Ian and his colleagues have been great at recognising the importance of authenticity on social media – it really is Ian behind this account – and the importance of listening. Actively searching, following and talking to relevant people, rather than just showcasing the work of the prison.

As well as starting the first in hopefully a series of prison staff on social media, we also developed a digital blueprint for Tees and Wear. We avoid writing strategies because they sound intimidating to the rest of the organisation and in our experience are rarely implemented in full. A blueprint is more succinct. A short, sharp vision of the opportunity, SWOT analysis and a roadmap of practical activities and evaluation designed to build momentum.

We’re excited to see reform prisons starting a journey towards greater understanding and accountability through social media, and proud to be playing a small part in a very important institution.

A rogue Digital Jedi

Bias effects everything. From what we wear to how we design websites. And I am as guilty as everyone else. I think I know what an audience will react to. I think I know what will look good. I think I know what channels certain audiences will use.

But I don’t.

I found this out the hard way on a recent trip to a Uganda where I helped a local children’s charity to develop their communications.

One of the charity’s objectives was to help students find skilled employment. To help them do this we organised several workshops on CVs and interview skills. The challenge was ensuring that the students attended these events.

Easy. I thought.

  • I drafted a short and simple email and sent it to all participants.
  • I designed some clear graphics on Piktochart for Twitter.
  • I posted about the event on our Facebook page.

Except nothing happened. Nobody responded or reacted.

That is when I returned to basics. This was a different audience and my assumptions were no use here. I looked into statistics and quizzed students. I looked on Ugandan Facebook pages at what was being shared and liked. And I realised two things:

  • I was using the wrong channels
  • I was using the wrong content

Very few people in Uganda use email as a primary source of communication. I discovered later only 10% of our students checked their email once a week. Contrary to the UK, Twitter usage in the country was also extremely low. Instead the primary channels of communication for under 25s were WhatsApp and Facebook. However, this was not always the case and very few people had access to data or – if they did – had a very limited amount.

Therefore I devised a new plan which would incorporate WhatsApp, Facebook and some good old-fashioned offline telephone calls.

I also noticed that the graphics which gained the most traction online were inspirational quotes. In my opinion, these were poorly designed and not very user friendly. Often the text blended into a garish sunset or letters overlapped each other. But the important thing was that – despite my opinion – this approach seemed to work.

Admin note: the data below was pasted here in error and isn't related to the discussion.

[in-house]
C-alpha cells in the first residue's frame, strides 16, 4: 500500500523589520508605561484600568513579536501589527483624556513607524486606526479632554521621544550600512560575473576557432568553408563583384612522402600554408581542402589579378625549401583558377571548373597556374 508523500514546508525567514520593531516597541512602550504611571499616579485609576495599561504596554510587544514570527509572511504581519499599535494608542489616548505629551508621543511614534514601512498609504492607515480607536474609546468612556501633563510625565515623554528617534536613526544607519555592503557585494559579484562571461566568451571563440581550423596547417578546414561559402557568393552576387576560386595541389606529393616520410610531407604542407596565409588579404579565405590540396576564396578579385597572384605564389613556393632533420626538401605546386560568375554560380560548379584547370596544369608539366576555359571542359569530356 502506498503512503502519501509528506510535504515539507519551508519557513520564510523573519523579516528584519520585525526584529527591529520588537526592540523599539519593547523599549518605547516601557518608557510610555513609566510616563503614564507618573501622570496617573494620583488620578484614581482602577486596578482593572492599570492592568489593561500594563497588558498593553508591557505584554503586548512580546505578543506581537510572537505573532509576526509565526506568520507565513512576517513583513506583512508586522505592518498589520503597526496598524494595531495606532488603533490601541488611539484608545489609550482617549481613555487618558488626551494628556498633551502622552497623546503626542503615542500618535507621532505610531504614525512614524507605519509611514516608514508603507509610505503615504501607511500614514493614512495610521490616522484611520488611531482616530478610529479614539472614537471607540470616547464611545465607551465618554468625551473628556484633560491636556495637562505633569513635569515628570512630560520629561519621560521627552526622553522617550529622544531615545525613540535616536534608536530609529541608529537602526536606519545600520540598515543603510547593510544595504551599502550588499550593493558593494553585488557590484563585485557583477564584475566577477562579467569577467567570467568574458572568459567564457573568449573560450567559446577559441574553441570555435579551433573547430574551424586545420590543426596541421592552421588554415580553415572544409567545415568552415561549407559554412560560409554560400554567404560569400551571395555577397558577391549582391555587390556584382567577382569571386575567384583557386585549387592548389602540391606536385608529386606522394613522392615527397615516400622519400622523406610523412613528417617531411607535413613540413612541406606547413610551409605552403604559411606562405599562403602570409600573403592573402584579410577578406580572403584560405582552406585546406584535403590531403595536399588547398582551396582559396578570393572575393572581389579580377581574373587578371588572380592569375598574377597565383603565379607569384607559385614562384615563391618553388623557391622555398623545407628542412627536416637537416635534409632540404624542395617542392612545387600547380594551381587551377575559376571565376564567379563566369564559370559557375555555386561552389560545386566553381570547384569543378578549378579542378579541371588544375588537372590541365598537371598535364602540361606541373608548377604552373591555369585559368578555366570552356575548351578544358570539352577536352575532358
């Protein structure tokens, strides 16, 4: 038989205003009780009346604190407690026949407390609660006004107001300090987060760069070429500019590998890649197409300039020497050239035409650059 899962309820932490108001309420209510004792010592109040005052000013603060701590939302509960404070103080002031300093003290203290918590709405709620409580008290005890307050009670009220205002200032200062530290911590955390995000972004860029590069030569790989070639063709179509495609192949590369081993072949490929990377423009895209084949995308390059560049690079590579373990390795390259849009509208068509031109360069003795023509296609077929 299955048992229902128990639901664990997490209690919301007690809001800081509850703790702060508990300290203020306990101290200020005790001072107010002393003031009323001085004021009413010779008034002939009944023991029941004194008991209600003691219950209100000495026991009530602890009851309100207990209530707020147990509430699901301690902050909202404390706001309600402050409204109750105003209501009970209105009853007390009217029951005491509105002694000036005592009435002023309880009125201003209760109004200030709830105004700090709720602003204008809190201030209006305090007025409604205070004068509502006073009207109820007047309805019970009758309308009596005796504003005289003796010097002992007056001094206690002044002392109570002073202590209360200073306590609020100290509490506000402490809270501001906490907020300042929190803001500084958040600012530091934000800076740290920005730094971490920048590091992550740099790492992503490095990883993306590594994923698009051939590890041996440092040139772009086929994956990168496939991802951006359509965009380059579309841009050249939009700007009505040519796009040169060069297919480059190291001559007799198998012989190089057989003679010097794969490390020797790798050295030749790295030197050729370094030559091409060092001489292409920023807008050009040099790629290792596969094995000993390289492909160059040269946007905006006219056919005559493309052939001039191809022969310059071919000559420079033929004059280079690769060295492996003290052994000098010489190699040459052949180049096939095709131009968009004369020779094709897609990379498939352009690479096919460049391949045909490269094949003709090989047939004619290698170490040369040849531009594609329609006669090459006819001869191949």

I had to let go of my precious design instincts to engage people. I had to go against my very training like a rogue digital Jedi. But it worked. By using these channels and this content, 90% of our students attended the event and the key communications outcome was achieved.

Bias will always exist. But you can fight it by listening to audiences and understanding that a Jedi doesn’t always know best.

Are hyperlocals part of your engagement strategy?

Hyperlocal channels including blogs, twitter accounts, Facebook pages and groups, vary in size, scale and value. Finding the right ones to engage with could make a real difference to the success of your organisation’s communications strategy.

For press teams used to dealing with more traditional media, the usefulness of hyperlocals can sometimes be overlooked.

We’ve just finished a fascinating piece of work for a Essex County Council evaluating their existing social media channels and seeking out influencers and hyperlocals for them to engage with.

Thanks to an enjoyable half day of research we found well written community websites, passionate local bloggers, niche Twitter accounts, and thriving Facebook pages. All potentially of value for the council to work with, either because of their geographical coverage or interest area. Interestingly some of the older websites were now being updated less and less often with more regular posts and sharing of local news on the linked Facebook page. But one site we found had 31.5 million hits in its  8 years of operation. Many of the channels we found weren’t ones the council were aware of, let alone working with.

Finding the accounts is only half of the work, engagement is key. But it needn’t be scary. Just like working with traditional media, research and relevancy are all important. Being careful to only get in touch with stories that are directly of interest through geography or subject matter is key. Spend some time reading through recent posts so you can make a good pitch.

We were delighted to receive feedback from Essex County Council who had successfully contacted one of the bloggers we’d identified, received a very positive response and had quickly had an article published on the blog. One of the accounts they engaged with was traditionally quite anti-Council, but a well researched and personal approach paid off.

With local papers and radio stations working with reduced budgets and staffing levels and often reaching less people as a result, hyperlocals in their various forms are an increasingly important way to make sure your organisation reaches key audiences.

We loved working on this project and hope the positive results keep coming in.